Churches for A/theists

 

Peter Rollins is a writer and thinker who is more and more in demand these days. I think his brand of “a/theism” has important things to say to the status quo Christianity in our time. In his new book Insurrection, Rollins gives us this insightful explanation of “a/theism” and what he’s up to with it:

“A/theism aims to rupture, not the actual beliefs of a person, but the way those beliefs function as a crutch to prevent the individual from actively participating in the difficult challenge of embracing the world. In short, this critique is not concerned with the content of our mind but is aimed directly at our involvement with a game that many of us do not believe in yet continue to support by our participation.” (p.72)

Rollins goes on to discuss how “the radical Christian” can “participate in the power of the Crucifixion” through structures, practices, and communities that “ritualize the full range of human emotions, bringing radical doubt, ambiguity, doubt, mystery, and complexity into the very heart of the liturgical structure itself.” (p.73)

It’s a pretty, well, radical vision for a new kind of faith community. However, Rollins cautions against being too optimistic that this kind of community would even “work,” because even if the new structure succeeds in “bringing radical doubt” to the center, there will still be individuals in the community who aren’t willing or able to fully participate: “There will always be those who act more like the critic, those who seek to protect themselves by avoiding full emotional involvement in any liturgical practice that seeks to bring us into contact with our pain and suffering.”

As Rollins’ ideas continue to make inroads into existing and new faith communities, I wonder what the implications will be — and whether anyone will actually take him up on the challenge in the first place.

What’s your take on Rollins and his merry brand of “a/theism”?

 

 

Tags: , , ,

Posted on 03-08-2012

Comments

  1. Chris says:

    March 8th, 2012 at 10:38 am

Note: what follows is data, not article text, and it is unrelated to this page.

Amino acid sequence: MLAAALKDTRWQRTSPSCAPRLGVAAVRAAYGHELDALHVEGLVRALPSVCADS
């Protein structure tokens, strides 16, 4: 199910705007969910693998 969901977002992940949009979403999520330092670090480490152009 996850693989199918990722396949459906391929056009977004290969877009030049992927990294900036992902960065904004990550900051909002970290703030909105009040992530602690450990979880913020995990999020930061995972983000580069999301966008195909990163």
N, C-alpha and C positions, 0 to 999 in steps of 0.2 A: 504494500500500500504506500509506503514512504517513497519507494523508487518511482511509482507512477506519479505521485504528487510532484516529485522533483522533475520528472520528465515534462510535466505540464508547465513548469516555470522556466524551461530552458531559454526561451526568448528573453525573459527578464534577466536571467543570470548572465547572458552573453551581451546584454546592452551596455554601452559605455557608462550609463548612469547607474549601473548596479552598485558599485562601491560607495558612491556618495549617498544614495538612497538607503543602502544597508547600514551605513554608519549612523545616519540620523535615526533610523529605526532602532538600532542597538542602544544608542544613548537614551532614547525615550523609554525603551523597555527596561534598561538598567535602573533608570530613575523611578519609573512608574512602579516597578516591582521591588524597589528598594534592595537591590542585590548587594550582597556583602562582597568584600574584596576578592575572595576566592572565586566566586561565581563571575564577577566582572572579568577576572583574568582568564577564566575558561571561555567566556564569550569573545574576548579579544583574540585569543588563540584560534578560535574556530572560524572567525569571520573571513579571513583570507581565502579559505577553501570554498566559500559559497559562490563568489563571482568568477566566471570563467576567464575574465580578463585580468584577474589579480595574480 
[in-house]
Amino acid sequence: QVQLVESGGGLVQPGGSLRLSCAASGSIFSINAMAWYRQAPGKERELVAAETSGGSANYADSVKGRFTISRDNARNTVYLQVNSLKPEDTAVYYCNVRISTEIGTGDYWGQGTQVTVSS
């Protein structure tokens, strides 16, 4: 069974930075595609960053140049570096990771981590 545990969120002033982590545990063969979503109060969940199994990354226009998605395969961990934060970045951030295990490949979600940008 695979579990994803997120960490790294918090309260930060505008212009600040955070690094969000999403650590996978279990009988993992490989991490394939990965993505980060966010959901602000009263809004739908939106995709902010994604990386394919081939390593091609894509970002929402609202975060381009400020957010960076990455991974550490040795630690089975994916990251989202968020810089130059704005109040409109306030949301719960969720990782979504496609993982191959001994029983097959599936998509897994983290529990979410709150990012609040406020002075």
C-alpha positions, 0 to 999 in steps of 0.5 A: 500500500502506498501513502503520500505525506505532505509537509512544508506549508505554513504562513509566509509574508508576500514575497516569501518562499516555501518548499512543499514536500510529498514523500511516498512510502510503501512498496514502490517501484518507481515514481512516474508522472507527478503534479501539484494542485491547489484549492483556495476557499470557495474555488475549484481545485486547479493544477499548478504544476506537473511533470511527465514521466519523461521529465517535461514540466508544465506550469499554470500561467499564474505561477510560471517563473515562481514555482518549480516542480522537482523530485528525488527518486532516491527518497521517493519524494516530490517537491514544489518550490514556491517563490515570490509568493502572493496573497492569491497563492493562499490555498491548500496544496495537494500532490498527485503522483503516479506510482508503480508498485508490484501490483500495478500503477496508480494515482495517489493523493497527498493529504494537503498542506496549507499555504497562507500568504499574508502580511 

I think Rollin’s a/theism has a major contribution to offer the Church, no less the rest of humanity in regards to exposing them to their very selves in the deepest parts of who they are. Perhaps this will not become a road well-traveled for all, but it could become something extraordinary for those who are ready for such a radical and fuller-orbed understanding and participation in life’s journey. And as far as “being ready” is concerned, that could mean something different for people at varying stages of spiritual development. To confront or face doubt, ambiguity and mystery head-on (with the obvious attending inward struggles which will most likely manifest) can lead people toward a more honest sense of self, and help to provide to the self a new and more authentic way of perceiving and interacting with both the worlds within and external to themselves. Anyways, this is how I have been affected by Rollin’s writings. And I now have a much deeper sense of who I really am (at least at present)and no longer fear forging ahead into the unknown.

  2. Adam Gonnerman says:

    March 8th, 2012 at 3:07 pm

    This bit seems like a fair description of the unfiltered Scripture of Christianity:

    “Rollins goes on to discuss how “the radical Christian” can “participate in the power of the Crucifixion” through structures, practices, and communities that “ritualize the full range of human emotions, bringing radical doubt, ambiguity, doubt, mystery, and complexity into the very heart of the liturgical structure itself.”

  3. Brandy says:

    March 15th, 2012 at 12:24 pm

    I love Peter Rollins and his merry message of doubt! I am so up for taking this challenge and gathering as a community to embrace and sit with the darkness. But I don’t know if I agree with him that it wouldn’t work. I would argue that people would want to experience this full spectrum of emotion – essentially, what it means to be alive, a whole human being – if they could grasp the supreme goodness of it. But hey, I am just a foolish optimist hell-bent on restoring Shalom. ;)

  4. Debbie says:

    March 17th, 2012 at 7:22 pm

    Brandy…I’m coming to church with you :)

    I am so into what Peter means about embracing the darkness and talking about it. Sharing our own experiences in that place and witnessing to The God Goodness we found…we must not forget to share those moments of Divine Intervention….for that is why we gather…to tell..to sing…to cry…to laugh…to listen…to bow low and love….humble and worship full of Spirit and Truth.

Leave a Comment

Leave a Comment via Facebook